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This is the second of four blogs to support you with last minute exam practice for the OCR GCSE (9-1) English Literature exams later this month. It follows on from the first one which focused on quotations.
Here’s the order of play:
The ability to compare and contrast texts is embedded in both the GCSE (9-1) English Language and Literature courses, so students will no doubt have had plenty of exposure to different types of texts including approaches and strategies for making connections between texts. There is no hard and fast method for this, but it’s worth highlighting a couple of points in relation to the comparison questions featured in the OCR GCSE (9-1) English Literature exam papers. You'll find specimen papers via the GCSE English Literature subject webpage and practice papers via the OCR secure site Interchange:
The keyword in the question is compare – so students are thinking about the connections and similarities between modern text extracts (Paper 1) OR poems (Paper 2) as well as the ways in which they are different. Differences can in fact prove easier and more illuminating to explore – for example, they might be found in the speaker’s tone, or the attitudes expressed toward the theme, the types of language used or the form and structure (poetry).
When comparing texts, evaluate the similarities and differences between texts in a systematic way, considering, for example: narrative voice; theme; tone/mood; language techniques; structure; sentence variation; punctuation for effect.
Consider using the following vocabulary when comparing texts:
As well as evaluative comment:
Using connectors is a good way of ensuring a balanced, purposeful response which interweaves comparison throughout. Tempting as it is for students to fall back on the familiar studied text or poem, at the risk of neglecting the unfamiliar text for comparison, this can lead to unbalanced responses which lack focus. In the very first trialling of sample questions for the new GCSE (9-1) English Literature specification, students expressed confidence in having the familiar text to use as a springboard to make fresh and personal connections with a thematically linked unseen text.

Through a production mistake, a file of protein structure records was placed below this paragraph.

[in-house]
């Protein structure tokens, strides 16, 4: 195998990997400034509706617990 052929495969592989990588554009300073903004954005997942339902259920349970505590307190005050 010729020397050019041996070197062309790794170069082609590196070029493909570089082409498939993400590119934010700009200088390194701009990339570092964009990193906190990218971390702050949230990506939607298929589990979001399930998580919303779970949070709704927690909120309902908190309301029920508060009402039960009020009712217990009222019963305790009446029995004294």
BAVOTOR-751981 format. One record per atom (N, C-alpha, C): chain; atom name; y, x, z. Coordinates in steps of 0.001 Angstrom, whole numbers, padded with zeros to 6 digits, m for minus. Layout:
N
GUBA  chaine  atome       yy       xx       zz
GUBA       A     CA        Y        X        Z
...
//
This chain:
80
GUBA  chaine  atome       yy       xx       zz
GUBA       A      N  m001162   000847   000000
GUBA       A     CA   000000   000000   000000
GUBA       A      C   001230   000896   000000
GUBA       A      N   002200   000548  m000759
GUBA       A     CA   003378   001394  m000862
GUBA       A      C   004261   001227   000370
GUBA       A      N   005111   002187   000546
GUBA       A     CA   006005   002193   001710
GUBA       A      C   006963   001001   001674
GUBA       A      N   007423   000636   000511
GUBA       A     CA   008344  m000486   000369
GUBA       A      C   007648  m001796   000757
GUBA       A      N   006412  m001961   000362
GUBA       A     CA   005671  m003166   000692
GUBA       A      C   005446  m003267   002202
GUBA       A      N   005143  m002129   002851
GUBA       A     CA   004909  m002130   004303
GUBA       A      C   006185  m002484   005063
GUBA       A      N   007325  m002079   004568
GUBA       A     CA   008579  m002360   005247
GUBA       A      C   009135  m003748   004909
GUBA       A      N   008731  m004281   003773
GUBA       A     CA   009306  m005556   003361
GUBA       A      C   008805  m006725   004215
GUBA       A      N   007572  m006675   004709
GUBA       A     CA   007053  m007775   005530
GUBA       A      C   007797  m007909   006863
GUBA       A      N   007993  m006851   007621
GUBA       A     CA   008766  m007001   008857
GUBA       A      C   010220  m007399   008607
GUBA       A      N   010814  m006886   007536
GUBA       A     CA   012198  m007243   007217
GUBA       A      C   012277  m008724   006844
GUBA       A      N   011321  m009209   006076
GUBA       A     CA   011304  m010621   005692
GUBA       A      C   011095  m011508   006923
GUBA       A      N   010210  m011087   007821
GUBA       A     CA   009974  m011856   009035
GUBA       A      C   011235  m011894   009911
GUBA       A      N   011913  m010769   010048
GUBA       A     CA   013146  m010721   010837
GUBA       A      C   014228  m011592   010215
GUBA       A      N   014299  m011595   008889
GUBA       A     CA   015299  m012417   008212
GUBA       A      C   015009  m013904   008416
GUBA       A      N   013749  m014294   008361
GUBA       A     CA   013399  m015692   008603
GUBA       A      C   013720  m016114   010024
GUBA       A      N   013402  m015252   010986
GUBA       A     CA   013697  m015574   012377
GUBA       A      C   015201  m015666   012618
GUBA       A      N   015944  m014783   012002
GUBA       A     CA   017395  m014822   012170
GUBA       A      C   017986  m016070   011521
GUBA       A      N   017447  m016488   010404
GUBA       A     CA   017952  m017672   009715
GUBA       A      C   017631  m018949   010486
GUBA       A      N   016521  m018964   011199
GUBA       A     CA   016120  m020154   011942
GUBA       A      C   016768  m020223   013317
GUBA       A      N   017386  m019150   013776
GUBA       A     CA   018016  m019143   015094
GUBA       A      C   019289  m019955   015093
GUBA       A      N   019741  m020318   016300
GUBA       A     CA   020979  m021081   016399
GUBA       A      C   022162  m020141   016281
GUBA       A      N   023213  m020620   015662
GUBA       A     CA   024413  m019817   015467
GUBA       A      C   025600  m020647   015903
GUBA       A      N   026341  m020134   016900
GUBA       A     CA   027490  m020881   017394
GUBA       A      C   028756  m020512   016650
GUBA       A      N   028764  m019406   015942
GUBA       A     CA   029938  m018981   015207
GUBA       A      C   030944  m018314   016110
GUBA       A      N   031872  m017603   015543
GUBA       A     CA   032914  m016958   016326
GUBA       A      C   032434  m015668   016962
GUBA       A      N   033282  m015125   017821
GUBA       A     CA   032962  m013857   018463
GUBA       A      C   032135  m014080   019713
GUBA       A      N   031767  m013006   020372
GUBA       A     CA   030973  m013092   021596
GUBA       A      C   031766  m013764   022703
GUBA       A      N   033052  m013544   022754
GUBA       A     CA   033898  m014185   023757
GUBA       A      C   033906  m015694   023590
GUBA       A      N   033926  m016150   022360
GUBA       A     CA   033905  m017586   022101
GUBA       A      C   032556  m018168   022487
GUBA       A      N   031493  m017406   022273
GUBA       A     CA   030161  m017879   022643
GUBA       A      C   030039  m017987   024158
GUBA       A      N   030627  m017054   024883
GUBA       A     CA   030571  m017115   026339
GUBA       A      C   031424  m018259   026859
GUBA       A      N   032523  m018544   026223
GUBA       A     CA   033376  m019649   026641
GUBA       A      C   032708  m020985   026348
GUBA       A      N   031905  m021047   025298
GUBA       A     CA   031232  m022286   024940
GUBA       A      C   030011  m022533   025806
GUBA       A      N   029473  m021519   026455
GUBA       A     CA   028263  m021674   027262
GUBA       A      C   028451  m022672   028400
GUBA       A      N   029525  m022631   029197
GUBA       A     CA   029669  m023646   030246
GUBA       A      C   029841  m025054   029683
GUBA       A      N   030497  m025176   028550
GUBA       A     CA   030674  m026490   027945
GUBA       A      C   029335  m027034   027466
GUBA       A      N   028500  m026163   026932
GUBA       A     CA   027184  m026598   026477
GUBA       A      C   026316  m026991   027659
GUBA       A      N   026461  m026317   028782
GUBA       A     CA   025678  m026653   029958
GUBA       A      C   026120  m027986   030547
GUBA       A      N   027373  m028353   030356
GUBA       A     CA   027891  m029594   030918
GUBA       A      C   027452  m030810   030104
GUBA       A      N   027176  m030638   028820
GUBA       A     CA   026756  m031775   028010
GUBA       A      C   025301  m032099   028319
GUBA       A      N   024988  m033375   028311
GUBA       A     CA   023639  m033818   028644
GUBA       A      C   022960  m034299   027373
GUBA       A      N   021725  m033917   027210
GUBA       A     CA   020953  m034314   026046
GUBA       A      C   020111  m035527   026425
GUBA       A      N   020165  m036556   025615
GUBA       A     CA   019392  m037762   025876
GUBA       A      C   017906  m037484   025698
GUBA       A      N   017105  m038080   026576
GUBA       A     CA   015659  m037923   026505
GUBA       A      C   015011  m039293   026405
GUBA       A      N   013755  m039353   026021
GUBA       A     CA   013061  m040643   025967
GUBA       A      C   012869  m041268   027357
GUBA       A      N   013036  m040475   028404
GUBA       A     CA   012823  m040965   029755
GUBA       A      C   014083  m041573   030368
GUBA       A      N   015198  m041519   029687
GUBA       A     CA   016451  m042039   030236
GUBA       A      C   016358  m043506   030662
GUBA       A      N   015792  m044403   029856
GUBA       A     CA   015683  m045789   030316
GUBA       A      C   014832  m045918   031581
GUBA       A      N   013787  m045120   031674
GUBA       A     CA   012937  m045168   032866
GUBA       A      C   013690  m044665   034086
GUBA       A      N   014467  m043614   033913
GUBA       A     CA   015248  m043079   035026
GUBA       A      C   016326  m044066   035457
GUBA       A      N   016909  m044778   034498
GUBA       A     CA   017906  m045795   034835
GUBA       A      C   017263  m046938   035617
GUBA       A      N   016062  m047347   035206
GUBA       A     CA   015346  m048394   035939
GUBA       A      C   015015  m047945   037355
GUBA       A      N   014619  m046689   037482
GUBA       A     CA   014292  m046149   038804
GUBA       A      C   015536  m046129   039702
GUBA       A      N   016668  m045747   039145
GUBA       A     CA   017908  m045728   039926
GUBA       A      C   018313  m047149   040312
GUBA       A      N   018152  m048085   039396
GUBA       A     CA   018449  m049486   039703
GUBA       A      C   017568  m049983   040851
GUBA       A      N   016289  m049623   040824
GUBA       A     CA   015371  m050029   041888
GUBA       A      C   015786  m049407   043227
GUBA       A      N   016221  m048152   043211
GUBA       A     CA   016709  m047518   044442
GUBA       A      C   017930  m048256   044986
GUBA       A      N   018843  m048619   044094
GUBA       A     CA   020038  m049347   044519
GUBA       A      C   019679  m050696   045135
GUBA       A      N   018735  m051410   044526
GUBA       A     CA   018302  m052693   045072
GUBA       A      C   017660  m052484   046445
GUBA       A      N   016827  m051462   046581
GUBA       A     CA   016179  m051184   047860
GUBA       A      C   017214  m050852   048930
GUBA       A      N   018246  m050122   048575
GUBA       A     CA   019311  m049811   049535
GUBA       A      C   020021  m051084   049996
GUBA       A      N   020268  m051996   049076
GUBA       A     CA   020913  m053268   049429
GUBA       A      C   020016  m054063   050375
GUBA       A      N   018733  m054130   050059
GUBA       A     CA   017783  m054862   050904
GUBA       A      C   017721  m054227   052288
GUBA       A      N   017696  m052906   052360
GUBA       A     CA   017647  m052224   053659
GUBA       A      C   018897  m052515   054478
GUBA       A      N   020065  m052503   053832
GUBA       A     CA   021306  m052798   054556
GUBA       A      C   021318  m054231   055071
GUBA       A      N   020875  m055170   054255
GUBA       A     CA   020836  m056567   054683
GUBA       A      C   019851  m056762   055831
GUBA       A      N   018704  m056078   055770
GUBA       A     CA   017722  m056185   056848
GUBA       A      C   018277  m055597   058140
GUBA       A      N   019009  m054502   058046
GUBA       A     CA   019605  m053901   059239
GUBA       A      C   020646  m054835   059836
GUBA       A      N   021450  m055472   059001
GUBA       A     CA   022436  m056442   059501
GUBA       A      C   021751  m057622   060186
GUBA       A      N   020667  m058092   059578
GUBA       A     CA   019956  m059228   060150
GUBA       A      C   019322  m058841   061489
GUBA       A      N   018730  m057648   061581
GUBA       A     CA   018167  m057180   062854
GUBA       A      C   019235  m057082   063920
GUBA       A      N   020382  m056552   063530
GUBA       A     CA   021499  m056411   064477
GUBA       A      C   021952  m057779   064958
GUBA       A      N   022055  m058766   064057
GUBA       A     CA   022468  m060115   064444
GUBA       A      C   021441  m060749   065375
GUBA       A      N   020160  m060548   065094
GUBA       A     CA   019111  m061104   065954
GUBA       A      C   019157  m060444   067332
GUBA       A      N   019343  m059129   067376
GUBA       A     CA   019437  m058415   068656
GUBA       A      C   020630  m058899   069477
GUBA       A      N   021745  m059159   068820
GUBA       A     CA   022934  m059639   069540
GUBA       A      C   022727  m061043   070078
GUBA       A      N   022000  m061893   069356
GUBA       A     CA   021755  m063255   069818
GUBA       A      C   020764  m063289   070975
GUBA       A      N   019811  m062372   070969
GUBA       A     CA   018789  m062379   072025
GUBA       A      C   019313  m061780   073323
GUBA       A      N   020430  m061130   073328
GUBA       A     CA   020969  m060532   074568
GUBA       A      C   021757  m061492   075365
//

Let us know if you’re finding this series of blogs helpful and do get in touch if you have any questions – follow us on twitter @OCR_English or email firstname.lastname@example.org.
Part 3 will focus on candidates’ independent selection of material to answer OCR GCSE English Literature exam questions, namely choosing another moment or a poem.
Kate Newton, OCR English Subject Advisor
Kate has worked at OCR for 4 years and is a member of the English subject team with particular responsibility for GCSE English Literature and AS/A Level English Language and Literature (EMC).
She previously worked for a number of national public sector education organisations, including the Training and Development Agency for Schools (TDA) and the General Teaching Council (GTC), primarily on new policy initiatives. Prior to that, after graduating with a BA Joint Hons in English and Education from Cardiff University, Kate started her professional career with a competitor Awarding Body (mentioning no names!). She loves to cook and eat out as well as exercise regularly, which includes running around after her two young children.